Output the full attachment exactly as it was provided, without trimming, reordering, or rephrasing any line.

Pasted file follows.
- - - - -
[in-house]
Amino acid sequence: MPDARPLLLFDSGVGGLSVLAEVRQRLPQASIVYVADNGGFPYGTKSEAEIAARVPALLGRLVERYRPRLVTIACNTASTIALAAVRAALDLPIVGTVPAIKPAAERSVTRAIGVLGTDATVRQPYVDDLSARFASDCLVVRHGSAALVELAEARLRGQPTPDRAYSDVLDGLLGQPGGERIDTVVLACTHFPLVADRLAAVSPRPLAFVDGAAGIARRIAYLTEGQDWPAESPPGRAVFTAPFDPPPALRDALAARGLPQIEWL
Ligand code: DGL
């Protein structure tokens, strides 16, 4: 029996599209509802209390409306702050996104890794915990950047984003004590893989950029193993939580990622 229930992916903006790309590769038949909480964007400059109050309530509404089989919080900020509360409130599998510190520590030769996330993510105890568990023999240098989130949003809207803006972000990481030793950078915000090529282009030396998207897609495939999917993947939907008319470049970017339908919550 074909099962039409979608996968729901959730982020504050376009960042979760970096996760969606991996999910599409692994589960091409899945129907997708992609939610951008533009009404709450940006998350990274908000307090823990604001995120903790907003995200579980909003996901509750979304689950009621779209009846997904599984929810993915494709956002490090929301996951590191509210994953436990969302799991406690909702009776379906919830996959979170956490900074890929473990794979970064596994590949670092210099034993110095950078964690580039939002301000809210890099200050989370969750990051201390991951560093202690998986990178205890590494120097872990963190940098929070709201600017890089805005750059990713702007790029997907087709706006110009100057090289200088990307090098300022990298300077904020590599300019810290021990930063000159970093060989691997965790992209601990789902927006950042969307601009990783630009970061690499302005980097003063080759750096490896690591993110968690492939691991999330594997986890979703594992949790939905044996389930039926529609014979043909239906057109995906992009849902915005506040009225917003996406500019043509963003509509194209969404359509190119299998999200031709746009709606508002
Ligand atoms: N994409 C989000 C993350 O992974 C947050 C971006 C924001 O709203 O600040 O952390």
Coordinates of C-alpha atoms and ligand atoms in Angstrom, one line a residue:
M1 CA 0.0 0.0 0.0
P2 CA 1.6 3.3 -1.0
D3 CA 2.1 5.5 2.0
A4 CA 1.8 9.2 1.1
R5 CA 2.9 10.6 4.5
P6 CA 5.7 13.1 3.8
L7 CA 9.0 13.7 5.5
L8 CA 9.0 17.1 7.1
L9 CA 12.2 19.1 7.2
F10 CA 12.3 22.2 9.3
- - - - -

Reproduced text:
[in-house]
Amino acid sequence: MPDARPLLLFDSGVGGLSVLAEVRQRLPQASIVYVADNGGFPYGTKSEAEIAARVPALLGRLVERYRPRLVTIACNTASTIALAAVRAALDLPIVGTVPAIKPAAERSVTRAIGVLGTDATVRQPYVDDLSARFASDCLVVRHGSAALVELAEARLRGQPTPDRAYSDVLDGLLGQPGGERIDTVVLACTHFPLVADRLAAVSPRPLAFVDGAAGIARRIAYLTEGQDWPAESPPGRAVFTAPFDPPPALRDALAARGLPQIEWL
Ligand code: DGL
């Protein structure tokens, strides 16, 4: 029996599209509802209390409306702050996104890794915990950047984003004590893989950029193993939580990622 229930992916903006790309590769038949909480964007400059109050309530509404089989919080900020509360409130599998510190520590030769996330993510105890568990023999240098989130949003809207803006972000990481030793950078915000090529282009030396998207897609495939999917993947939907008319470049970017339908919550 074909099962039409979608996968729901959730982020504050376009960042979760970096996760969606991996999910599409692994589960091409899945129907997708992609939610951008533009009404709450940006998350990274908000307090823990604001995120903790907003995200579980909003996901509750979304689950009621779209009846997904599984929810993915494709956002490090929301996951590191509210994953436990969302799991406690909702009776379906919830996959979170956490900074890929473990794979970064596994590949670092210099034993110095950078964690580039939002301000809210890099200050989370969750990051201390991951560093202690998986990178205890590494120097872990963190940098929070709201600017890089805005750059990713702007790029997907087709706006110009100057090289200088990307090098300022990298300077904020590599300019810290021990930063000159970093060989691997965790992209601990789902927006950042969307601009990783630009970061690499302005980097003063080759750096490896690591993110968690492939691991999330594997986890979703594992949790939905044996389930039926529609014979043909239906057109995906992009849902915005506040009225917003996406500019043509963003509509194209969404359509190119299998999200031709746009709606508002
Ligand atoms: N994409 C989000 C993350 O992974 C947050 C971006 C924001 O709203 O600040 O952390």
Coordinates of C-alpha atoms and ligand atoms in Angstrom, one line a residue:
M1 CA 0.0 0.0 0.0
P2 CA 1.6 3.3 -1.0
D3 CA 2.1 5.5 2.0
A4 CA 1.8 9.2 1.1
R5 CA 2.9 10.6 4.5
P6 CA 5.7 13.1 3.8
L7 CA 9.0 13.7 5.5
L8 CA 9.0 17.1 7.1
L9 CA 12.2 19.1 7.2
F10 CA 12.3 22.2 9.3